These deals might be great on our wallets and make us feel great on the outside, but the reality is that the world is paying the high price that we’re not. Did you know that the fashion industry is one of the largest users of freshwater? In 2015, the industry used 80 billion cubic metres of freshwater in the production of clothing. We’re all concerned about the length of our showers, when we’re still heading to American Eagle or TopShop to buy a cheap pair of jeans that took 2000 gallons of water to produce, and will maybe last a couple years.

Roughly 80 billion pieces of textile are consumed every year. EIGHTY BILLION. That’s 400% more than we were consuming a couple decades ago. It is estimated that the average North American consumes about 70 pieces of new clothing annually, most of which are fast fashion garments that are worn only a handful of times. While we can feel slightly better about donating clothing that we no longer wear, the truth is that only about 10% of clothing donated to secondhand stores is actually sold. The rest ends up in landfills, where synthetic materials such as polyester take up to 200 years to break down.

Not only is fast fashion wreaking havoc on the environment, it is also insanely unethical. Did you know that roughly 97% of fast fashion garments are produced overseas? Companies such as Forever 21, Zara, Boohoo, H&M, etc. use cheap labour to keep their production costs down so that they can sell as much as possible and make the most profit. In these countries, workers rights are next to non-existent and the environmental conditions are extremely unhealthy. Workers work long hours for minimal pay, and it is not uncommon for them to experience mental, physical, and sexual abuse while at work.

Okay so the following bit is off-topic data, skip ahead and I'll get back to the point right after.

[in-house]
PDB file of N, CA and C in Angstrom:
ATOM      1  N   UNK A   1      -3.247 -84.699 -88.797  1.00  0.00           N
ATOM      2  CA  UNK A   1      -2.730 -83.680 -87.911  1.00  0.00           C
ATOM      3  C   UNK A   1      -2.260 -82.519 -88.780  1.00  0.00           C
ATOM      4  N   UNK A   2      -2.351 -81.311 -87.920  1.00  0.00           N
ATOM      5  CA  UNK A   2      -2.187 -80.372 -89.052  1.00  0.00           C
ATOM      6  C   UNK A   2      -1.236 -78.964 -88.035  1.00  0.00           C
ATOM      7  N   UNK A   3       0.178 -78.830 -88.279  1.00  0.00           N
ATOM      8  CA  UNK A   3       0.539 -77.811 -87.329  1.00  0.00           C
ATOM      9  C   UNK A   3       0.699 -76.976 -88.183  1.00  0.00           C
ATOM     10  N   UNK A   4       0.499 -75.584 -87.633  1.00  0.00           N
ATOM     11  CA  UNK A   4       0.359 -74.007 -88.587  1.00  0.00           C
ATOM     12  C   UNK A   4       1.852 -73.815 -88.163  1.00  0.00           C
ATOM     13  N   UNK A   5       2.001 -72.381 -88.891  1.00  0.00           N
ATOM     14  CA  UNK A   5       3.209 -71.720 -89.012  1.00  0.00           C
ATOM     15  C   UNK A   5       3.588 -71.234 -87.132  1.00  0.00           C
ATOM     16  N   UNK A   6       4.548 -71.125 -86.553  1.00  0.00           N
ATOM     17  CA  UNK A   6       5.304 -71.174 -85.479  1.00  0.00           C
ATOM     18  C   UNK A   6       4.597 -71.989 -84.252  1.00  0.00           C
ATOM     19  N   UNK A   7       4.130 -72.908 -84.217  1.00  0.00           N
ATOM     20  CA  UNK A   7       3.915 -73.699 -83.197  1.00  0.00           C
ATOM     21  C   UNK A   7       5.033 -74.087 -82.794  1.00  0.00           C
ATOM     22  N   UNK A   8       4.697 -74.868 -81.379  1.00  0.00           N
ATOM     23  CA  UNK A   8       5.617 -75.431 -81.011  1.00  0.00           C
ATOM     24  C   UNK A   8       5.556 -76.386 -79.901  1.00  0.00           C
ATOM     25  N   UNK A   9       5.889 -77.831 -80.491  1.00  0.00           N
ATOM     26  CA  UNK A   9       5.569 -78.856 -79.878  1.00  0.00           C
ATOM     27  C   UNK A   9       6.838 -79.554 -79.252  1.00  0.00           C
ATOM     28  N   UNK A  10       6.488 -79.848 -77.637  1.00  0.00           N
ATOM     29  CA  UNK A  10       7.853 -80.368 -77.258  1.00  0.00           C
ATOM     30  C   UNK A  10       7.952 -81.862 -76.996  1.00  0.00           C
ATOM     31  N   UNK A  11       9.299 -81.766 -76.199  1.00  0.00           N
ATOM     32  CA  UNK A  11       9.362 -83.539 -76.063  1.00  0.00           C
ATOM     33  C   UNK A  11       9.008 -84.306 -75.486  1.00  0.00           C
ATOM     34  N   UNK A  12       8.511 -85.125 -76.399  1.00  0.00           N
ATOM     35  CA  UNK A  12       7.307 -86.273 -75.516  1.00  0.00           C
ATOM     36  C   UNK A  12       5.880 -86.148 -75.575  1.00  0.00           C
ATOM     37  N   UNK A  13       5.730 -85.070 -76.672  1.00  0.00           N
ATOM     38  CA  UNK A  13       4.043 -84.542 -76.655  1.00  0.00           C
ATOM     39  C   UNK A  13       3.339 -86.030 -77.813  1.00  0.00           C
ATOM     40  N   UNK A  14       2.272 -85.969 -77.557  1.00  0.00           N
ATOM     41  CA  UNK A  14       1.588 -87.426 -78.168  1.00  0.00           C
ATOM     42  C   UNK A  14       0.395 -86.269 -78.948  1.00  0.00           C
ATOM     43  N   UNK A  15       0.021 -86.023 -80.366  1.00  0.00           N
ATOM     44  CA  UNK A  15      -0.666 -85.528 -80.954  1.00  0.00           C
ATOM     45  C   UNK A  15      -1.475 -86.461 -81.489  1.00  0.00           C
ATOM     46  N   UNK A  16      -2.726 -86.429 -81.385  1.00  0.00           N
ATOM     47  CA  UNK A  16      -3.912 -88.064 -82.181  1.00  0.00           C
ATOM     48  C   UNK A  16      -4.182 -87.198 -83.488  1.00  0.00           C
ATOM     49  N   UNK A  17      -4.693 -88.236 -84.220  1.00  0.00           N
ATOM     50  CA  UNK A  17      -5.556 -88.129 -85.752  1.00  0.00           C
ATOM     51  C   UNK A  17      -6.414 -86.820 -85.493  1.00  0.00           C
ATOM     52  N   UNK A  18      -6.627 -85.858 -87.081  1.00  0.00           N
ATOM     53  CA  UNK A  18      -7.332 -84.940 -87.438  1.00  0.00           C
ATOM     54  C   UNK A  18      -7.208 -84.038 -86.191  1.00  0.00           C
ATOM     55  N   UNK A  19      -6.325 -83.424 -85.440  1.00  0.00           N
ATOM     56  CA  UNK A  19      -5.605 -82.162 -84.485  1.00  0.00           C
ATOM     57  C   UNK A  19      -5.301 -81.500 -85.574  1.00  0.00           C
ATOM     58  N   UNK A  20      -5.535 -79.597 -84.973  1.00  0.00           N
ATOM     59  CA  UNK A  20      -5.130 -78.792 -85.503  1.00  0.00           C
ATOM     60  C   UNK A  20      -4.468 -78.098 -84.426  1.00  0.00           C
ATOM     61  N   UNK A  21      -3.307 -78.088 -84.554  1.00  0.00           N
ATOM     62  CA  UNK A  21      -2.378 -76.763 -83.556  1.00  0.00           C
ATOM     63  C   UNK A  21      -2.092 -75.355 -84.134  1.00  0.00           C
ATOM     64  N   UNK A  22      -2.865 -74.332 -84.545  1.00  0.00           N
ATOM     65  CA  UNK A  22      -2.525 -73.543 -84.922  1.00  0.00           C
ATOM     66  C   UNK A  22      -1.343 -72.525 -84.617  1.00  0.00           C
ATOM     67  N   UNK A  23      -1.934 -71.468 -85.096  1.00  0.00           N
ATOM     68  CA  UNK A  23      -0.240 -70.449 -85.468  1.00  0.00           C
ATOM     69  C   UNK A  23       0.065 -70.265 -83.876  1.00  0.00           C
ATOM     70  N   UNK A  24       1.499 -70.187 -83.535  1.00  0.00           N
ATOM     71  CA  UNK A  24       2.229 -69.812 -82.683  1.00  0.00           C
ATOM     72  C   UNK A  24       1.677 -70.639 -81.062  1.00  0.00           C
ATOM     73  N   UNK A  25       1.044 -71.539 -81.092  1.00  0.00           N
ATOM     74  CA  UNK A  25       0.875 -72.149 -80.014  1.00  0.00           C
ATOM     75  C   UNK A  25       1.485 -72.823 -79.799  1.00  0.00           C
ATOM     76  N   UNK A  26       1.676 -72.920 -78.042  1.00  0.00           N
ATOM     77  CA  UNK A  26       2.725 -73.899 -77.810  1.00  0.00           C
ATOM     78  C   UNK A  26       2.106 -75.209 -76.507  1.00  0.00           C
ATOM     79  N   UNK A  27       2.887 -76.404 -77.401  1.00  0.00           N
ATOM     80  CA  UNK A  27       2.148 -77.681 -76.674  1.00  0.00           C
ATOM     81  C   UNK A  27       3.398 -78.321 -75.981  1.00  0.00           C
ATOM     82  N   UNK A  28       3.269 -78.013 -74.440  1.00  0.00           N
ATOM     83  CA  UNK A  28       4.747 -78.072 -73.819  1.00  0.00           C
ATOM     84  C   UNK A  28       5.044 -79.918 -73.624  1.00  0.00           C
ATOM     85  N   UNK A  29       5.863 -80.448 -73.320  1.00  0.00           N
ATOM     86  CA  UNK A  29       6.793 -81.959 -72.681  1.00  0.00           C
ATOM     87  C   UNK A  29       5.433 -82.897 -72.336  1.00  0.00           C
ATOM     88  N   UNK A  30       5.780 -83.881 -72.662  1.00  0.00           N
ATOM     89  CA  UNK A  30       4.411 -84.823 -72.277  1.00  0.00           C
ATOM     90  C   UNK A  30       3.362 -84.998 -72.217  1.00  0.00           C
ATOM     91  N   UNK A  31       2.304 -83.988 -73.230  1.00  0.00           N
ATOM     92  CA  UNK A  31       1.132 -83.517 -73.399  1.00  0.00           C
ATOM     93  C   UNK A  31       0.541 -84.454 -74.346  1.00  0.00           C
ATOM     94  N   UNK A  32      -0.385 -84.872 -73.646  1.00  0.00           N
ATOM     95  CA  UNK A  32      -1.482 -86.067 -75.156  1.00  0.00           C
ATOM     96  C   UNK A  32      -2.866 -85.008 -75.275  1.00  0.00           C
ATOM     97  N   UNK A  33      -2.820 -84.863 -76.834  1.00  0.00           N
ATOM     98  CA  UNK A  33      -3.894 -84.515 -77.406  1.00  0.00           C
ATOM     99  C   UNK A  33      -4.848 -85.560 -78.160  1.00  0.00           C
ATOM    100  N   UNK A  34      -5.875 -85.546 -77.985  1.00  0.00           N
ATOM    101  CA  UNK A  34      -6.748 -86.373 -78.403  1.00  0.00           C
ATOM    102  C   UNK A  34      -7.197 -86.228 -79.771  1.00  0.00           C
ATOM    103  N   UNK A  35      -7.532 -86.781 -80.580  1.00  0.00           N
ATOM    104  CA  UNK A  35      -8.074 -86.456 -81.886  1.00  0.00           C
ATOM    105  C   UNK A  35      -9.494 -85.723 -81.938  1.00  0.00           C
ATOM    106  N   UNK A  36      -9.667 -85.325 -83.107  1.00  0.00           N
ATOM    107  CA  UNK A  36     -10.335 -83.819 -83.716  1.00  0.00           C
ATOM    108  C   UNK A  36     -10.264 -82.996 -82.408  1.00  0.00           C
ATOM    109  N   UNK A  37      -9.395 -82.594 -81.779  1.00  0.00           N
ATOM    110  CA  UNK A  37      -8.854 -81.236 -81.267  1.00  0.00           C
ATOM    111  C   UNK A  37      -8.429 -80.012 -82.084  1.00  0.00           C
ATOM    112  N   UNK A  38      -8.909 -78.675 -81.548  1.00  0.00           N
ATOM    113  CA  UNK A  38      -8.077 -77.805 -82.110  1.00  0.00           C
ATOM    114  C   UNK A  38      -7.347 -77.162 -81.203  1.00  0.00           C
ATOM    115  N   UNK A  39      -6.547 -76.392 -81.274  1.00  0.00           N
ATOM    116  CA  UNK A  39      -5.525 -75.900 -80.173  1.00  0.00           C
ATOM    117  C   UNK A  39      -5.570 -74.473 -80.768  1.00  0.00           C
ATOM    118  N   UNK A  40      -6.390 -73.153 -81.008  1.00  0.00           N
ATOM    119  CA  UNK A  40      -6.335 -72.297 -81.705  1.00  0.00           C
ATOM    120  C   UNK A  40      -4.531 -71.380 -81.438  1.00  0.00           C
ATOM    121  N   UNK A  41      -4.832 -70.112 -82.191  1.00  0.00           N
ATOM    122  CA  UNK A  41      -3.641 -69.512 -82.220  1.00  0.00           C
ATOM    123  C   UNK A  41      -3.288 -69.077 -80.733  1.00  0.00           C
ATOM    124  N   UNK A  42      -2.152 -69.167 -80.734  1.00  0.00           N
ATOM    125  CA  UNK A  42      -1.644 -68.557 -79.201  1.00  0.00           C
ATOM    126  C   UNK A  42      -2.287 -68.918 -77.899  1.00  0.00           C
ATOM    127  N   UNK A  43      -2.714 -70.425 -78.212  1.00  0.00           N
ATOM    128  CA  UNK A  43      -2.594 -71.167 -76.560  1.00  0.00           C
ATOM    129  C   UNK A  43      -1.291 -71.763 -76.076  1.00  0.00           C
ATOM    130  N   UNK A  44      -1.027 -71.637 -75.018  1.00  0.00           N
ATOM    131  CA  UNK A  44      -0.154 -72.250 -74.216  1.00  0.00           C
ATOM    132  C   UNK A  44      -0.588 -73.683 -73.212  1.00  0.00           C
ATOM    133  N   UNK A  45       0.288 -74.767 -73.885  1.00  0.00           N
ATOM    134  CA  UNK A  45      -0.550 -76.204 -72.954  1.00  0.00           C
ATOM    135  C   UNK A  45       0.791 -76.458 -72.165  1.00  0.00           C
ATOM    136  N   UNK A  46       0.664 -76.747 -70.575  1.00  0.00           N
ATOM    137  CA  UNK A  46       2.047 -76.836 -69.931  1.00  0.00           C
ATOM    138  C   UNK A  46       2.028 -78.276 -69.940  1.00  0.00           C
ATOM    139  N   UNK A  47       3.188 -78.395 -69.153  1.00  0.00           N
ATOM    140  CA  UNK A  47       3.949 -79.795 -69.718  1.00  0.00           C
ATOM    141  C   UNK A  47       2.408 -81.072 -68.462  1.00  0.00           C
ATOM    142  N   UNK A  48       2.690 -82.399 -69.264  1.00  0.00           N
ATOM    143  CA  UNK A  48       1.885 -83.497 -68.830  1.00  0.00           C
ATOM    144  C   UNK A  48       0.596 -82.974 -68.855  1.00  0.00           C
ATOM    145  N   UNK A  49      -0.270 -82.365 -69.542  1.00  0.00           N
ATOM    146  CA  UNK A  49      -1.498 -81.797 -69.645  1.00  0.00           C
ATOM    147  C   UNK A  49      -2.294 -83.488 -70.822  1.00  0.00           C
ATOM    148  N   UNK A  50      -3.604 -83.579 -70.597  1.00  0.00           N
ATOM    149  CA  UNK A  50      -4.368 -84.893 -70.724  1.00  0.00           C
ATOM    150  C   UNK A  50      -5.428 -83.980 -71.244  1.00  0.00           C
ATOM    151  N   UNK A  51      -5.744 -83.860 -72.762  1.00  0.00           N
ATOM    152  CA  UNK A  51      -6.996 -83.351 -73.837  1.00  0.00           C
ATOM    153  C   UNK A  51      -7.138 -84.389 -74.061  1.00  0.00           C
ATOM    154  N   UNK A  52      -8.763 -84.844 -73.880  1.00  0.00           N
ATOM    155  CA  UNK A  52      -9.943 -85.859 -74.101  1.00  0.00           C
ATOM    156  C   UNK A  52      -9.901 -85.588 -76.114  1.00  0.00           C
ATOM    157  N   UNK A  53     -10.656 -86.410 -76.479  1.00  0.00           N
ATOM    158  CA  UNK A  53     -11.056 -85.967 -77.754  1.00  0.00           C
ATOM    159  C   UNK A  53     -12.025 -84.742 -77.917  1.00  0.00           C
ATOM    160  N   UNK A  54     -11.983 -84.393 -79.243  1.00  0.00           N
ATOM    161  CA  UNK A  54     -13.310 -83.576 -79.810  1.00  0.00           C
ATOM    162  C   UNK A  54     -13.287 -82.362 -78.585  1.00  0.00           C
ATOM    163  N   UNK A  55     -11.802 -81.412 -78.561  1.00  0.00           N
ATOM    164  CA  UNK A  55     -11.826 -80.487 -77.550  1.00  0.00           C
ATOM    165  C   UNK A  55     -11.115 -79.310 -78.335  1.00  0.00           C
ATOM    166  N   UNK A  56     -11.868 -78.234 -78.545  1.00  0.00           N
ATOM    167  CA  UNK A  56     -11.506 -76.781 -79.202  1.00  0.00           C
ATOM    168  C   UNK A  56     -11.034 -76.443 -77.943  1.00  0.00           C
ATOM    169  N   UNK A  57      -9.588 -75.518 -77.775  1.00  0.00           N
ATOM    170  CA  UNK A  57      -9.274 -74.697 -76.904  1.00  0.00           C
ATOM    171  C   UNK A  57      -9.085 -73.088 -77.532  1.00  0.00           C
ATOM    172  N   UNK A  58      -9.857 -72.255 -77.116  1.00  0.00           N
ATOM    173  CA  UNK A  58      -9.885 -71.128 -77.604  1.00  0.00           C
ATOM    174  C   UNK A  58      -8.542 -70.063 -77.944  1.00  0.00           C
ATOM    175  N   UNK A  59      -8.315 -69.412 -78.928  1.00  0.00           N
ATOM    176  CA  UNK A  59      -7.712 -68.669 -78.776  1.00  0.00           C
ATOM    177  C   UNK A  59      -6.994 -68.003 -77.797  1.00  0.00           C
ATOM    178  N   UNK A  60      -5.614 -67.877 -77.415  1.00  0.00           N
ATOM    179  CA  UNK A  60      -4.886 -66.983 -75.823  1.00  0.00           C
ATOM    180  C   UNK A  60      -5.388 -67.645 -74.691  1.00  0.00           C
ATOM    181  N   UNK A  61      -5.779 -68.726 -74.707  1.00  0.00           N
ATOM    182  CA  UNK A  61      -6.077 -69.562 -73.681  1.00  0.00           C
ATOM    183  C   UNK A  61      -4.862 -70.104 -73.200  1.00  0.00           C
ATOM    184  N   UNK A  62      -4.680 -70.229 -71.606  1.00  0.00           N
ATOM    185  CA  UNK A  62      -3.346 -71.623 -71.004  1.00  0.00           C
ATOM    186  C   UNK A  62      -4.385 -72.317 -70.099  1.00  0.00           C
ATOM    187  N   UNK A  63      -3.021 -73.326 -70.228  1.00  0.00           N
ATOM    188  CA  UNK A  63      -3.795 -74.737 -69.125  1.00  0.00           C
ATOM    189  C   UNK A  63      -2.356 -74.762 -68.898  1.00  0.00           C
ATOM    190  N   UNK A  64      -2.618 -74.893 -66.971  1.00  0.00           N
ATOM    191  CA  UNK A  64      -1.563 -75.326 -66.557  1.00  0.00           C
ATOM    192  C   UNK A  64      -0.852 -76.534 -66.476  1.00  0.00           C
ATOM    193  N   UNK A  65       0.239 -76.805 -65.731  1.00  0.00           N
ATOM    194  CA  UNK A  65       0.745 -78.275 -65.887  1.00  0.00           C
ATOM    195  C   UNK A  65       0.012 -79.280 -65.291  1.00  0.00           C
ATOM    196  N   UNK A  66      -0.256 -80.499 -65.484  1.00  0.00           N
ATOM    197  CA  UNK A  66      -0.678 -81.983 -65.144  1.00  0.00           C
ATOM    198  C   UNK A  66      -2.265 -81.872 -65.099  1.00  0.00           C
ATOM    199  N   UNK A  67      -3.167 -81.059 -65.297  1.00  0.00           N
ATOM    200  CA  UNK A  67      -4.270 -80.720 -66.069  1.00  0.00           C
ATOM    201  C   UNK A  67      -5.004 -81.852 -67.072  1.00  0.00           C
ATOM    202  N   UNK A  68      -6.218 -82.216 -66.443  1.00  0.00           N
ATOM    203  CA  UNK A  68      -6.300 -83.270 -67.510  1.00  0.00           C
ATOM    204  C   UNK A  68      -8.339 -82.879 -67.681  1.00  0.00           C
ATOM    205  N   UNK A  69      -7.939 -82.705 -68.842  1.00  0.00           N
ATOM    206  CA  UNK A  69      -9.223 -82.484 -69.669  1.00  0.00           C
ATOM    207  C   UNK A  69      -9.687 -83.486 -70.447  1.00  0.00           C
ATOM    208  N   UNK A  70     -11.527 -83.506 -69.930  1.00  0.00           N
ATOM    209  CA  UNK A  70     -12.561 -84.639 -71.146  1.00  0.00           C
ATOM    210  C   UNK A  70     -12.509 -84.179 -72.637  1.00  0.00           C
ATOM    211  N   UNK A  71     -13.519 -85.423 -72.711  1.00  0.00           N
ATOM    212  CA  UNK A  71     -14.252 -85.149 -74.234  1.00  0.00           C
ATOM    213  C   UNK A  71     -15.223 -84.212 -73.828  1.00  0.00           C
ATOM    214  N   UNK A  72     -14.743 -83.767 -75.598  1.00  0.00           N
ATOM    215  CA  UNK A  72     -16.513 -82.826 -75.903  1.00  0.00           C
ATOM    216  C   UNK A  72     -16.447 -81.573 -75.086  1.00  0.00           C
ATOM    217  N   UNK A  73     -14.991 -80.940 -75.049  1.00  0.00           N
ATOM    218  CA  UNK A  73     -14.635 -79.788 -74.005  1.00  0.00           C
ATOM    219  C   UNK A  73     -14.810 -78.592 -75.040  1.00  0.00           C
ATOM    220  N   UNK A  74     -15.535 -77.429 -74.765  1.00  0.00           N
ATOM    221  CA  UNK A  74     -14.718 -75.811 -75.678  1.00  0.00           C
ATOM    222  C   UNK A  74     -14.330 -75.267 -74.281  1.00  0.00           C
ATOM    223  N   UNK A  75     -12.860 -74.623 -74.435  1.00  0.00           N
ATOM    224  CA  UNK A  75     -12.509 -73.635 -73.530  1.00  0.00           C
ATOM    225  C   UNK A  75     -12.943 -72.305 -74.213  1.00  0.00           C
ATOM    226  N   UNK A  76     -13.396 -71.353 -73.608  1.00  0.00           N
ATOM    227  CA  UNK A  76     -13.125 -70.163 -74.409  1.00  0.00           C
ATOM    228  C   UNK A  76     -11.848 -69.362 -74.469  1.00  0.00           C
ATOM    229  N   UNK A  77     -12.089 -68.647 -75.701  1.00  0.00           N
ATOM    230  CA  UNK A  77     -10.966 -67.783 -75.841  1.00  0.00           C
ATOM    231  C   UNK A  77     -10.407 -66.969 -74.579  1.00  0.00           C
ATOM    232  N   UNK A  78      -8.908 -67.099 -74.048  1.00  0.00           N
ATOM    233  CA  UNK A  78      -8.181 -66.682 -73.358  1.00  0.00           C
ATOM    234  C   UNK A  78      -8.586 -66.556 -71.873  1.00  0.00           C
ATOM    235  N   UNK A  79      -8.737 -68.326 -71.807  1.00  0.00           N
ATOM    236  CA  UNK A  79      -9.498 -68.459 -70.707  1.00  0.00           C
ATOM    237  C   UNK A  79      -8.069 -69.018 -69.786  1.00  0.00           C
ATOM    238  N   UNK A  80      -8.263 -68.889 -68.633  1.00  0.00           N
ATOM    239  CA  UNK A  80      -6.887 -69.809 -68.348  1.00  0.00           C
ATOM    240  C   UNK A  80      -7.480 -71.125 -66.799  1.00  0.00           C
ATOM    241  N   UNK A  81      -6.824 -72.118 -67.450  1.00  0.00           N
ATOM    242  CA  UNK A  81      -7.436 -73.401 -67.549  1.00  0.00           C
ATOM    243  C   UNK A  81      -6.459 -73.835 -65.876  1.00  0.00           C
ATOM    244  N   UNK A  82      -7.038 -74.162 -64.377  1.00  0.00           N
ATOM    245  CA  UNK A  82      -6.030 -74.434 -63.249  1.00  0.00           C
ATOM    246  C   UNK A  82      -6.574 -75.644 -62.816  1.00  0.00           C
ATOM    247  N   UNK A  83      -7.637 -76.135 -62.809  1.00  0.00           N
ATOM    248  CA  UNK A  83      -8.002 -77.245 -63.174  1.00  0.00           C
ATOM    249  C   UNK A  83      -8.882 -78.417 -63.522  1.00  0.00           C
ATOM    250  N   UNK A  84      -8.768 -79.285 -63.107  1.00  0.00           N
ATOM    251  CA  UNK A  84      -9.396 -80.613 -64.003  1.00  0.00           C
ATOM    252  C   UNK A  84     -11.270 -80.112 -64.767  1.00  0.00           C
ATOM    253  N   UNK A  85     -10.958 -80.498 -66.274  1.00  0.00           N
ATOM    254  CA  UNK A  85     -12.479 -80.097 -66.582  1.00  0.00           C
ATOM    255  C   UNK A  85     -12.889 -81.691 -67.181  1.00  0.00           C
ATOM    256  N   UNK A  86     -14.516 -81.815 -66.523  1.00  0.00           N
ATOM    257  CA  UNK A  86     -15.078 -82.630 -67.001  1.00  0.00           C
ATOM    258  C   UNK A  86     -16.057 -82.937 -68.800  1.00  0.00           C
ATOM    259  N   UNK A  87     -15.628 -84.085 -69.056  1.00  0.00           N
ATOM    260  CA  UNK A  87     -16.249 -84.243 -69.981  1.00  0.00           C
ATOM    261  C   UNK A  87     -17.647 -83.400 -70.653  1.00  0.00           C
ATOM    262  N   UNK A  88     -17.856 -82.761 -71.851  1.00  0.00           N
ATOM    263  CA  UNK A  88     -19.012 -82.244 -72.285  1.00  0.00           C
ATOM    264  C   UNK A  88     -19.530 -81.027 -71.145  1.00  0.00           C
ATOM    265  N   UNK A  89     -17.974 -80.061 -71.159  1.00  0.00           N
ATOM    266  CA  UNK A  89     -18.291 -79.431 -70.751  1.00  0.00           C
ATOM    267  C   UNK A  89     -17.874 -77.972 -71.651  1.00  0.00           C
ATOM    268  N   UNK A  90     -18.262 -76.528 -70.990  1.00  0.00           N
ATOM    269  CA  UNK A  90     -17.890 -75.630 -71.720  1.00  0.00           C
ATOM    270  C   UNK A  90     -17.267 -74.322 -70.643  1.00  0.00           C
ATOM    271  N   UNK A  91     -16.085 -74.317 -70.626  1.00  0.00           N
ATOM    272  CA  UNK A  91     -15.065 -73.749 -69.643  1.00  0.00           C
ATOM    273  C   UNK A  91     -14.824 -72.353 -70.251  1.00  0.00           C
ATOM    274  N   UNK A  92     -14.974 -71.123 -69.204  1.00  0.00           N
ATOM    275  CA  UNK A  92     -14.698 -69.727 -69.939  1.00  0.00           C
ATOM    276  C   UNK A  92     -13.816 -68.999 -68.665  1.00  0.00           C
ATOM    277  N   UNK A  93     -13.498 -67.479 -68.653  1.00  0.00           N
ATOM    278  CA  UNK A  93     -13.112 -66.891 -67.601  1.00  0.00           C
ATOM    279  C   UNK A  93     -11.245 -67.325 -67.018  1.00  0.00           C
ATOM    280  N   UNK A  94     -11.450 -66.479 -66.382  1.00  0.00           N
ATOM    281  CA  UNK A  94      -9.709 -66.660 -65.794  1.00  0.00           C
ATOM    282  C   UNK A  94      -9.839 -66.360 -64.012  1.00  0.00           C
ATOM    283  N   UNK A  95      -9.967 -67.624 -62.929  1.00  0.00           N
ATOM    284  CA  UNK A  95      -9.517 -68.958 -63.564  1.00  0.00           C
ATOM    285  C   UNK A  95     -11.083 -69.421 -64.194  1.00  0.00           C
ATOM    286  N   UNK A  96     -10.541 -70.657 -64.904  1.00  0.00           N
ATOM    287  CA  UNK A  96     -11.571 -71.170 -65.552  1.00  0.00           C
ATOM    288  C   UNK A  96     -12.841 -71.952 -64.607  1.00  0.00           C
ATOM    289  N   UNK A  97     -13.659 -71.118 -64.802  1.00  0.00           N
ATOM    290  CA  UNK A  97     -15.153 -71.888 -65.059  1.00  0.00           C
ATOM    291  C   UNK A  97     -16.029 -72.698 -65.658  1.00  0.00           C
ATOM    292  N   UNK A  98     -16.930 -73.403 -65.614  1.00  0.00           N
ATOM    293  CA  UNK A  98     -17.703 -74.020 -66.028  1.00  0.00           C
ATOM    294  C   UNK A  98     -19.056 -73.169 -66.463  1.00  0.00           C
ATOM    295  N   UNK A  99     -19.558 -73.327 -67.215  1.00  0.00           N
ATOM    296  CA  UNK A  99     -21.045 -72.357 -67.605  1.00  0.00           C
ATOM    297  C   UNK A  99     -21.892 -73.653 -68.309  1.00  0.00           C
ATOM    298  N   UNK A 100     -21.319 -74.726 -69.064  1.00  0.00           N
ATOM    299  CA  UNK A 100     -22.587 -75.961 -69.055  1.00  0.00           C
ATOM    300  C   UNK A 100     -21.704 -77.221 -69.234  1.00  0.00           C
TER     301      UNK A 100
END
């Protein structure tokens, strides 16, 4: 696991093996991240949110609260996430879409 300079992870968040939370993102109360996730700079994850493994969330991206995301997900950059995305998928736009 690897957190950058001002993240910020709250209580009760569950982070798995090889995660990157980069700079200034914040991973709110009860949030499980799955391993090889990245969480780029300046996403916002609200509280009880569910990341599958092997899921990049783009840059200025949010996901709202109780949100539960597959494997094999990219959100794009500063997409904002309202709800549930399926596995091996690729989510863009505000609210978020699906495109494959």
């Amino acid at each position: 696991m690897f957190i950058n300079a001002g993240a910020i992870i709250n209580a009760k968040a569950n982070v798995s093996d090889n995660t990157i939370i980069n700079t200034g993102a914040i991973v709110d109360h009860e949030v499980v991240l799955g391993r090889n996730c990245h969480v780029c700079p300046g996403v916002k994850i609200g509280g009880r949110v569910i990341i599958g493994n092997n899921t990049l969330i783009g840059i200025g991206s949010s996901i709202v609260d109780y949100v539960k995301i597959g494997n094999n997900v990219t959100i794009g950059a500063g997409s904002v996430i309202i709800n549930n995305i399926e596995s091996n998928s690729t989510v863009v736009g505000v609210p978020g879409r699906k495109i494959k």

To make matters worse, 85% of the 40 million industry workers are women who have few other options for earning their own money, and therefore are stuck in these conditions. Needless to say, by supporting the fast fashion industry, we are supporting this cycle of poverty and exploitation. And personally, it makes me sick that I didn’t realize that I was contributing to it sooner. A thought that I came across awhile ago that has really stuck with me is that every time you want to buy something, think about/find out who made it, what their working conditions are, and how much they were paid to make it. If you’re uncomfortable with the answer, you probably shouldn’t be buying it.